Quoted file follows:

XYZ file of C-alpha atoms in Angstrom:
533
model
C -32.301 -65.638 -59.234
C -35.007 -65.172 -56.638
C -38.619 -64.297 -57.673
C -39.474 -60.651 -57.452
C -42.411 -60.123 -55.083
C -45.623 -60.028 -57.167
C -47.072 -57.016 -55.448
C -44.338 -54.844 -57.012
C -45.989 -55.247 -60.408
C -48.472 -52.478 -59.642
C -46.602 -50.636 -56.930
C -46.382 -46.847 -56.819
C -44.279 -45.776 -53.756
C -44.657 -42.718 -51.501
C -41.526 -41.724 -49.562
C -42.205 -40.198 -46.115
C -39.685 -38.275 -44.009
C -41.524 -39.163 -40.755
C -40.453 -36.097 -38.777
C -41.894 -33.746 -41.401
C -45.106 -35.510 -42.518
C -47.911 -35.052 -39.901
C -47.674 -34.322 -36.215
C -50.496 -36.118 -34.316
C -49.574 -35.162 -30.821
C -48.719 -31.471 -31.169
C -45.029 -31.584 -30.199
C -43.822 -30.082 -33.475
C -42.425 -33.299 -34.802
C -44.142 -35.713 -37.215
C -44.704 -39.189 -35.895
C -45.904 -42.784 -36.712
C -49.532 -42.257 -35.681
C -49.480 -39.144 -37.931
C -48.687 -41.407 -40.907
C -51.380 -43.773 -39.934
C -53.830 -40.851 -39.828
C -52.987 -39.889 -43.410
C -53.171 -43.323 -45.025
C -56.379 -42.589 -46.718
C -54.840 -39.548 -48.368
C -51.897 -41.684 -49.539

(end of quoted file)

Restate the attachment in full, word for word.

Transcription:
XYZ file of C-alpha atoms in Angstrom:
533
model
C -32.301 -65.638 -59.234
C -35.007 -65.172 -56.638
C -38.619 -64.297 -57.673
C -39.474 -60.651 -57.452
C -42.411 -60.123 -55.083
C -45.623 -60.028 -57.167
C -47.072 -57.016 -55.448
C -44.338 -54.844 -57.012
C -45.989 -55.247 -60.408
C -48.472 -52.478 -59.642
C -46.602 -50.636 -56.930
C -46.382 -46.847 -56.819
C -44.279 -45.776 -53.756
C -44.657 -42.718 -51.501
C -41.526 -41.724 -49.562
C -42.205 -40.198 -46.115
C -39.685 -38.275 -44.009
C -41.524 -39.163 -40.755
C -40.453 -36.097 -38.777
C -41.894 -33.746 -41.401
C -45.106 -35.510 -42.518
C -47.911 -35.052 -39.901
C -47.674 -34.322 -36.215
C -50.496 -36.118 -34.316
C -49.574 -35.162 -30.821
C -48.719 -31.471 -31.169
C -45.029 -31.584 -30.199
C -43.822 -30.082 -33.475
C -42.425 -33.299 -34.802
C -44.142 -35.713 -37.215
C -44.704 -39.189 -35.895
C -45.904 -42.784 -36.712
C -49.532 -42.257 -35.681
C -49.480 -39.144 -37.931
C -48.687 -41.407 -40.907
C -51.380 -43.773 -39.934
C -53.830 -40.851 -39.828
C -52.987 -39.889 -43.410
C -53.171 -43.323 -45.025
C -56.379 -42.589 -46.718
C -54.840 -39.548 -48.368
C -51.897 -41.684 -49.539